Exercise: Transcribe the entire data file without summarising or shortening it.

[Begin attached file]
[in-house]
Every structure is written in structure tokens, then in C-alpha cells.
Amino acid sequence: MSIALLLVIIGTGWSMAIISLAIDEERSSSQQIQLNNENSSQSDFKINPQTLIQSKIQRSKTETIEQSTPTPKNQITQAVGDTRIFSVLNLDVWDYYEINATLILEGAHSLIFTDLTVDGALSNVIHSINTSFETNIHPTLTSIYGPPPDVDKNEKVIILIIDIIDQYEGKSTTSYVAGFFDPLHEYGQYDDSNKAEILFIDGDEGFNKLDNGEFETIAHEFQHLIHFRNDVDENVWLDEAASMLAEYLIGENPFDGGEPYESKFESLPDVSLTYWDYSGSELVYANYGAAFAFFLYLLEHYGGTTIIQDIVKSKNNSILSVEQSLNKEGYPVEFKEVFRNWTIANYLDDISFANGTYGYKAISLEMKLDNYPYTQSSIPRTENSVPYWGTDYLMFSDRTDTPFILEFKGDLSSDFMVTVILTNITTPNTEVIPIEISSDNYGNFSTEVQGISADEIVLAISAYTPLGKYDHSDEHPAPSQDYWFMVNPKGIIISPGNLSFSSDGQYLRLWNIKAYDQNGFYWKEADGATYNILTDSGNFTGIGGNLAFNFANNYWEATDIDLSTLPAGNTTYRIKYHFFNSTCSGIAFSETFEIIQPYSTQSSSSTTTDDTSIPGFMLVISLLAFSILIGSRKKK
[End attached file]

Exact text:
[in-house]
Every structure is written in structure tokens, then in C-alpha cells.
Amino acid sequence: MSIALLLVIIGTGWSMAIISLAIDEERSSSQQIQLNNENSSQSDFKINPQTLIQSKIQRSKTETIEQSTPTPKNQITQAVGDTRIFSVLNLDVWDYYEINATLILEGAHSLIFTDLTVDGALSNVIHSINTSFETNIHPTLTSIYGPPPDVDKNEKVIILIIDIIDQYEGKSTTSYVAGFFDPLHEYGQYDDSNKAEILFIDGDEGFNKLDNGEFETIAHEFQHLIHFRNDVDENVWLDEAASMLAEYLIGENPFDGGEPYESKFESLPDVSLTYWDYSGSELVYANYGAAFAFFLYLLEHYGGTTIIQDIVKSKNNSILSVEQSLNKEGYPVEFKEVFRNWTIANYLDDISFANGTYGYKAISLEMKLDNYPYTQSSIPRTENSVPYWGTDYLMFSDRTDTPFILEFKGDLSSDFMVTVILTNITTPNTEVIPIEISSDNYGNFSTEVQGISADEIVLAISAYTPLGKYDHSDEHPAPSQDYWFMVNPKGIIISPGNLSFSSDGQYLRLWNIKAYDQNGFYWKEADGATYNILTDSGNFTGIGGNLAFNFANNYWEATDIDLSTLPAGNTTYRIKYHFFNSTCSGIAFSETFEIIQPYSTQSSSSTTTDDTSIPGFMLVISLLAFSILIGSRKKK